| 8:30 pm on May 17, 2006 (gmt 0)|
There has been a lot of press on the lawsuit. Anyone who's concerned that they may be owed more money than the settlement allows should follow the news stories. The issue is also going to be brought before the US Congress.
| 8:34 pm on May 17, 2006 (gmt 0)|
The suit isn't settled, it still needs a judges approval, there are entities asking the judge to not approve it. Do some homework on the issue before you decide.
the bottom line if the judge approves it:
30 mil cash to the lawyers
60 mil in credits to advertisers
There are many who don't believe this is anywhere close to being an equitable resolution, just a freebie to google.
| 2:34 am on May 18, 2006 (gmt 0)|
Yes, we just received an email stating the same thing tonight.
| 1:07 am on May 21, 2006 (gmt 0)|
How much can we individually expect to get from this? My earlier post was deleted and so I am posting here again without quoting from the email.
| 1:23 am on May 21, 2006 (gmt 0)|
Its a phishing scam. I got a email saying to go to some site for more info on the settlement etc.
| 2:01 am on May 21, 2006 (gmt 0)|
I also got the email just now.
But looks like its worth nothing unless otherwise you have spent a lot on AdWords.
| 3:37 am on May 21, 2006 (gmt 0)|
I was sent an email from an address at xmr3.com claiming I am "a class member in a class-action lawsuit in the Circuit Court of Miller County, Arkansas".
Objections have to be notified in writing by post, whereas this notice has been sent by email. Doesn't seem right as I want to object on the basis the settlement is going to cost me in the long term as Google will have to recoup losses via cuts in Adsense commissions. I'd like to know where they got my email address and what they are going to do to compensate me for the time involved in reading it.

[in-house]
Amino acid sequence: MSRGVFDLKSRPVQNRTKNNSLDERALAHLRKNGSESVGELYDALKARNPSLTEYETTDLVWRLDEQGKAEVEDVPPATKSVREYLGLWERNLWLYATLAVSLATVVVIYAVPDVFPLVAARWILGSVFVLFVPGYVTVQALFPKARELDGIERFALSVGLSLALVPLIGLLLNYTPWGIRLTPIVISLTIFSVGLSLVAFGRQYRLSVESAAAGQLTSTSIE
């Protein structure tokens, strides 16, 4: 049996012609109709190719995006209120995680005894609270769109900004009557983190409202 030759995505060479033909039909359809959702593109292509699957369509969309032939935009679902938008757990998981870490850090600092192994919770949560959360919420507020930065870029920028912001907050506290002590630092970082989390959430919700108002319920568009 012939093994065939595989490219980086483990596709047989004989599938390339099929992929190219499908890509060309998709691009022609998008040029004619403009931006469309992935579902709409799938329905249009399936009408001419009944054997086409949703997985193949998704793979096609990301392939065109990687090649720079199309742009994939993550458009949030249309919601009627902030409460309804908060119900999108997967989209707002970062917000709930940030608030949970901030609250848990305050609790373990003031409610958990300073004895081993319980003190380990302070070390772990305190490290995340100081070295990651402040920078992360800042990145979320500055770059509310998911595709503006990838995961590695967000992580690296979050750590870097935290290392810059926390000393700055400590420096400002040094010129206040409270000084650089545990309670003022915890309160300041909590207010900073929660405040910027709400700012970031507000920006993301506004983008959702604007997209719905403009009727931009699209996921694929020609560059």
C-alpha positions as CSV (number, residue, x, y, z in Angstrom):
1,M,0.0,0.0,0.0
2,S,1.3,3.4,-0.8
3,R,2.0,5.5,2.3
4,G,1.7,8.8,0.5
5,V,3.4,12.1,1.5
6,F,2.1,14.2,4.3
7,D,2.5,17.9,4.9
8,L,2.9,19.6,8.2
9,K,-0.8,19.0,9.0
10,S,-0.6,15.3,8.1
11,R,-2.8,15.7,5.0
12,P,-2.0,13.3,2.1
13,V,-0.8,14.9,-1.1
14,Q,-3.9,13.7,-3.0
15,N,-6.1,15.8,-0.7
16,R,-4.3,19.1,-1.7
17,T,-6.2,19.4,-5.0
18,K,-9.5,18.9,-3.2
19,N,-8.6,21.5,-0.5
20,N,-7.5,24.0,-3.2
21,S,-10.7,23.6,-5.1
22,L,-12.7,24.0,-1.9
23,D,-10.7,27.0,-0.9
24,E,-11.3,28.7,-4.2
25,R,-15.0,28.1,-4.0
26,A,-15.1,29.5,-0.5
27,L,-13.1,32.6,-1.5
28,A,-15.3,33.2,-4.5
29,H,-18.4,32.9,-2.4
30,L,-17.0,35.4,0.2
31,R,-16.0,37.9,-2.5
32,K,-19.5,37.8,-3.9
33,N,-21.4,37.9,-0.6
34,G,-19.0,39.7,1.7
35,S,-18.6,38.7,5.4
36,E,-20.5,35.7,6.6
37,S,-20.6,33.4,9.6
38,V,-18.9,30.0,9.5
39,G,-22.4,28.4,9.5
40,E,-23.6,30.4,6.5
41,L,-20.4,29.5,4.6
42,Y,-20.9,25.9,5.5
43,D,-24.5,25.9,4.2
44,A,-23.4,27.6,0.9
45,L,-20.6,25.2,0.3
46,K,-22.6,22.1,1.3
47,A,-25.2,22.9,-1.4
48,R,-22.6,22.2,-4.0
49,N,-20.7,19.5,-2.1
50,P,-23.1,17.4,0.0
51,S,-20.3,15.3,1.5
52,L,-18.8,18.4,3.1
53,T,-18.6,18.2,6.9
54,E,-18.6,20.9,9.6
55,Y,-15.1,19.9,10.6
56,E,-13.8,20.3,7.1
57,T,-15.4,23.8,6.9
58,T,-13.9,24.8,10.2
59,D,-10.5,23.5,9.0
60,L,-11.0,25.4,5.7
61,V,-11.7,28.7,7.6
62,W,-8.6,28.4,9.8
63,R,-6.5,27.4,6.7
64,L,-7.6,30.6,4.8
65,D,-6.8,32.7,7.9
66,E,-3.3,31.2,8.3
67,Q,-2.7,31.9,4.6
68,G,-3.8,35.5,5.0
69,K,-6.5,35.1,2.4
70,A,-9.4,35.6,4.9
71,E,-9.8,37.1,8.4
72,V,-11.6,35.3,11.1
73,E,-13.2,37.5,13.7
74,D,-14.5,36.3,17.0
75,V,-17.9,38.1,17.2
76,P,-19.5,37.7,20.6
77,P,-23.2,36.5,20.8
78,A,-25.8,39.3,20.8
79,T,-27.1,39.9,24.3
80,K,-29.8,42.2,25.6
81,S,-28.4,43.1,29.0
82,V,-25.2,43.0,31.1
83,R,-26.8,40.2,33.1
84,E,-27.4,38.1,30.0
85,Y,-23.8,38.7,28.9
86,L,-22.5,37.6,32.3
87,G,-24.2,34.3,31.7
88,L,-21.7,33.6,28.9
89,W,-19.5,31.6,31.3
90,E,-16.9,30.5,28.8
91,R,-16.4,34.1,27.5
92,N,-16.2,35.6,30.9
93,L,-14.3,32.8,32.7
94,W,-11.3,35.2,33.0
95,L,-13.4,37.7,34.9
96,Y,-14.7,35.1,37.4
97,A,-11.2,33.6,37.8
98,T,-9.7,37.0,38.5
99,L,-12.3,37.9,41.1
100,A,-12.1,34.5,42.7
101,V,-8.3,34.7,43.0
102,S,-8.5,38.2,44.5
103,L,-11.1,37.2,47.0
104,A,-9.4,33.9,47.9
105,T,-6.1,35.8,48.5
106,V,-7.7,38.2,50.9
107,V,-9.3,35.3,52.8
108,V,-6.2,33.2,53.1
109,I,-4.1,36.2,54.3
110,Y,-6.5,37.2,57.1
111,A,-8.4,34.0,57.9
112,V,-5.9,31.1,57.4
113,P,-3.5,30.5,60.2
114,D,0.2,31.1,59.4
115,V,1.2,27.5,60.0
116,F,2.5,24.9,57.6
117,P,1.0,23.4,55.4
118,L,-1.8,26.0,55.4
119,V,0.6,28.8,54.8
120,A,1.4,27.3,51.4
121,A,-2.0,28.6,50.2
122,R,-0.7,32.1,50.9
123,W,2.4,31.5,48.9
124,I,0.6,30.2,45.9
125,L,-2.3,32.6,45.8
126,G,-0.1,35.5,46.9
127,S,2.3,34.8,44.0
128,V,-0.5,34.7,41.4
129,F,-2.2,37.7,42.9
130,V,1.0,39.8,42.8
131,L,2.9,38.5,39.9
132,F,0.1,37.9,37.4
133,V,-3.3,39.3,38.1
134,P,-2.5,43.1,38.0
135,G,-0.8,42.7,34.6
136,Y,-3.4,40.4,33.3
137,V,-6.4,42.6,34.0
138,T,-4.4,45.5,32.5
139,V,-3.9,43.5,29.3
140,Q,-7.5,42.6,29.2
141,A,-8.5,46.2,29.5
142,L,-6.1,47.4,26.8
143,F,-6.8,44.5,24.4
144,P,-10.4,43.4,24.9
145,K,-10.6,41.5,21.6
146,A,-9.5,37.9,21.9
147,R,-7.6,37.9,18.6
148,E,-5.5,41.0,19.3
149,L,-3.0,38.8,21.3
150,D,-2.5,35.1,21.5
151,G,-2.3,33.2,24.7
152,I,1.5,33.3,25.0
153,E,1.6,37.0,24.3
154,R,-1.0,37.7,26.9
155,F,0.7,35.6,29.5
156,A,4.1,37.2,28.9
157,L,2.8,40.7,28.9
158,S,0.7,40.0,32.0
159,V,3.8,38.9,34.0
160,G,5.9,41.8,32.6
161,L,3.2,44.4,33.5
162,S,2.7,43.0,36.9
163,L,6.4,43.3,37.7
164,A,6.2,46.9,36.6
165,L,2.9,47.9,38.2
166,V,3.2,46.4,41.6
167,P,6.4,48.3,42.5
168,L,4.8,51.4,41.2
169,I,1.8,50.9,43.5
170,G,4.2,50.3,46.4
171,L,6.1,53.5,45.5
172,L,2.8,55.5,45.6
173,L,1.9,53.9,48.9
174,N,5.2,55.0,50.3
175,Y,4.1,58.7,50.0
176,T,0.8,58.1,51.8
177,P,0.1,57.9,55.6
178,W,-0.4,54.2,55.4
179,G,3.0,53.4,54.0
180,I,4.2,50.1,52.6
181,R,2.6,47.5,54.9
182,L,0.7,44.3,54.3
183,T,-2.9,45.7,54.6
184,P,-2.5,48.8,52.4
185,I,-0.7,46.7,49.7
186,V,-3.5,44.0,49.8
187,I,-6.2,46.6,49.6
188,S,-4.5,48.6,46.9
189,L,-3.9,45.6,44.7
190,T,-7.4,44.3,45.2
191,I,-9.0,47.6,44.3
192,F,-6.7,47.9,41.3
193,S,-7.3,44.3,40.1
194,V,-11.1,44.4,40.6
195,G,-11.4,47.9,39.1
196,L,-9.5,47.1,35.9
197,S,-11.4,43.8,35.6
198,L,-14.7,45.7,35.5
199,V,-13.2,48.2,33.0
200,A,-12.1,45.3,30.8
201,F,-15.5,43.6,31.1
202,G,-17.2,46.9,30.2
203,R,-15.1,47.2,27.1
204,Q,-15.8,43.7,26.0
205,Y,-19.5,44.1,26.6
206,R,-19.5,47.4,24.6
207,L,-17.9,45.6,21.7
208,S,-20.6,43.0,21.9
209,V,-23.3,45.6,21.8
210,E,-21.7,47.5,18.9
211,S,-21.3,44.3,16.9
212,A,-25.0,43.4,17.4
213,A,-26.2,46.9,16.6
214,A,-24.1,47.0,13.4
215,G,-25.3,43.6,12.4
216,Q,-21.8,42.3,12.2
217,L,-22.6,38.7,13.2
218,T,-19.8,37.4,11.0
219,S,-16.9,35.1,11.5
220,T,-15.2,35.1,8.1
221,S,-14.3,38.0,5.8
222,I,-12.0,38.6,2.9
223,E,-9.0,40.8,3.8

<edit>I've been sent two - to different addresses</edit>
If this is a real 'legal notice' then I, for one, am going to do my best to cause trouble. $30 million for the class counsel?! That's enough to make me object in itself.
| 4:22 am on May 21, 2006 (gmt 0)|
So lets say you spent $100K on Adwords how much would you get from this settlement?
I imagine it won't be more than $60 if your lucky.
What's the average click fraud. Probably around 1% that means that your effectively losing $940 by accepting this, even at 0.5% your still losing $440.
Quite frankly most advertisers don't care about click fraud in Google because there is nothing they can do about it and you factor the fraud into your click price.
The phishing stuff is always weird. How come they got my email addresses? Why couldn't Google just send me the mail, why did it have to come through this other domain.
We need more information about this.
| 4:27 am on May 21, 2006 (gmt 0)|
I deleted it as soon as I got it. Not worth my time to fill all those forms--for the $0.35 I would probably get :)
| 4:37 am on May 21, 2006 (gmt 0)|
I have forwarded mine to Adwords asking them to verify the validity and relevance of that particular email. This kind of settlement doesn't seem very Google-style. I'd have expected them to make direct payments to Adwords accounts and cut the lawyers out of the chain.
| 5:51 am on May 21, 2006 (gmt 0)|
|Quite frankly most advertisers don't care about click fraud in Google because there is nothing they can do about it and you factor the fraud into your click price. |
I couldn't disagree more.
| 5:55 am on May 21, 2006 (gmt 0)|
They can't cut the lawyers out of the chain. They didn't initiate the lawsuit. As far as I can tell, it is a real email and the site at the other end of the link was not ready for the email to go out, cuz there servers can't handle the traffic.
| 6:23 am on May 21, 2006 (gmt 0)|
I'm pretty sure the email is bogus as it was sent to an email address of mine that has never had an AdWords account ;)
| 7:02 am on May 21, 2006 (gmt 0)|